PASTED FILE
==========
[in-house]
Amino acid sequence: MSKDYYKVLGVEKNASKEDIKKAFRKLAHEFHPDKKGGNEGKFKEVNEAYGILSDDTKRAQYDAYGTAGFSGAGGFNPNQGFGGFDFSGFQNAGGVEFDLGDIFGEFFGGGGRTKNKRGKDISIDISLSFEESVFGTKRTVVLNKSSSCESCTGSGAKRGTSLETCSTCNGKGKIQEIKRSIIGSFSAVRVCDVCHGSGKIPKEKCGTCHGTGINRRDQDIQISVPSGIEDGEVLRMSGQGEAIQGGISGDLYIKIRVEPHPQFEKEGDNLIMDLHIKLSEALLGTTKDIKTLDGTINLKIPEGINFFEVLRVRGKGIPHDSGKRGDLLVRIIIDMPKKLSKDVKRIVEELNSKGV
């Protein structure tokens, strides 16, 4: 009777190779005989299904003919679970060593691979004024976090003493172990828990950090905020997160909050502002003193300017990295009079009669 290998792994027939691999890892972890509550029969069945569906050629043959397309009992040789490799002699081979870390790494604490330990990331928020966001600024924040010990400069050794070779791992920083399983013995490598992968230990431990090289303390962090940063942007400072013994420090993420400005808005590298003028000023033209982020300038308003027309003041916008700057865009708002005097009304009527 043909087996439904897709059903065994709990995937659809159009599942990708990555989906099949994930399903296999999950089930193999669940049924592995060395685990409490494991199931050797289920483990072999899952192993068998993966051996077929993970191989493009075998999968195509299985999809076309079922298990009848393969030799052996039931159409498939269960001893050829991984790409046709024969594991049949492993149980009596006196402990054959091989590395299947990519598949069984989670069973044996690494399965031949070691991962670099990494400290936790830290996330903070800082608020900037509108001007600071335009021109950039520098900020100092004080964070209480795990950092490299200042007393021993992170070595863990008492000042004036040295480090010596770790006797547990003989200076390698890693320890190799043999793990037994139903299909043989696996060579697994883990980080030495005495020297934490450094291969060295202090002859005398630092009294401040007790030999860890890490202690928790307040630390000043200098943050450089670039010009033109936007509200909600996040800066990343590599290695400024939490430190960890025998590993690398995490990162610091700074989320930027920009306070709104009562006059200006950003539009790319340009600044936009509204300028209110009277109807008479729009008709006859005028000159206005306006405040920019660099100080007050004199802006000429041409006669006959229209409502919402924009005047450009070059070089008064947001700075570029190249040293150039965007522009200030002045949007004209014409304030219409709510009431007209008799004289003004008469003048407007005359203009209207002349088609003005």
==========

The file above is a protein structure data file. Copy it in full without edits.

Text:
[in-house]
Amino acid sequence: MSKDYYKVLGVEKNASKEDIKKAFRKLAHEFHPDKKGGNEGKFKEVNEAYGILSDDTKRAQYDAYGTAGFSGAGGFNPNQGFGGFDFSGFQNAGGVEFDLGDIFGEFFGGGGRTKNKRGKDISIDISLSFEESVFGTKRTVVLNKSSSCESCTGSGAKRGTSLETCSTCNGKGKIQEIKRSIIGSFSAVRVCDVCHGSGKIPKEKCGTCHGTGINRRDQDIQISVPSGIEDGEVLRMSGQGEAIQGGISGDLYIKIRVEPHPQFEKEGDNLIMDLHIKLSEALLGTTKDIKTLDGTINLKIPEGINFFEVLRVRGKGIPHDSGKRGDLLVRIIIDMPKKLSKDVKRIVEELNSKGV
């Protein structure tokens, strides 16, 4: 009777190779005989299904003919679970060593691979004024976090003493172990828990950090905020997160909050502002003193300017990295009079009669 290998792994027939691999890892972890509550029969069945569906050629043959397309009992040789490799002699081979870390790494604490330990990331928020966001600024924040010990400069050794070779791992920083399983013995490598992968230990431990090289303390962090940063942007400072013994420090993420400005808005590298003028000023033209982020300038308003027309003041916008700057865009708002005097009304009527 043909087996439904897709059903065994709990995937659809159009599942990708990555989906099949994930399903296999999950089930193999669940049924592995060395685990409490494991199931050797289920483990072999899952192993068998993966051996077929993970191989493009075998999968195509299985999809076309079922298990009848393969030799052996039931159409498939269960001893050829991984790409046709024969594991049949492993149980009596006196402990054959091989590395299947990519598949069984989670069973044996690494399965031949070691991962670099990494400290936790830290996330903070800082608020900037509108001007600071335009021109950039520098900020100092004080964070209480795990950092490299200042007393021993992170070595863990008492000042004036040295480090010596770790006797547990003989200076390698890693320890190799043999793990037994139903299909043989696996060579697994883990980080030495005495020297934490450094291969060295202090002859005398630092009294401040007790030999860890890490202690928790307040630390000043200098943050450089670039010009033109936007509200909600996040800066990343590599290695400024939490430190960890025998590993690398995490990162610091700074989320930027920009306070709104009562006059200006950003539009790319340009600044936009509204300028209110009277109807008479729009008709006859005028000159206005306006405040920019660099100080007050004199802006000429041409006669006959229209409502919402924009005047450009070059070089008064947001700075570029190249040293150039965007522009200030002045949007004209014409304030219409709510009431007209008799004289003004008469003048407007005359203009209207002349088609003005």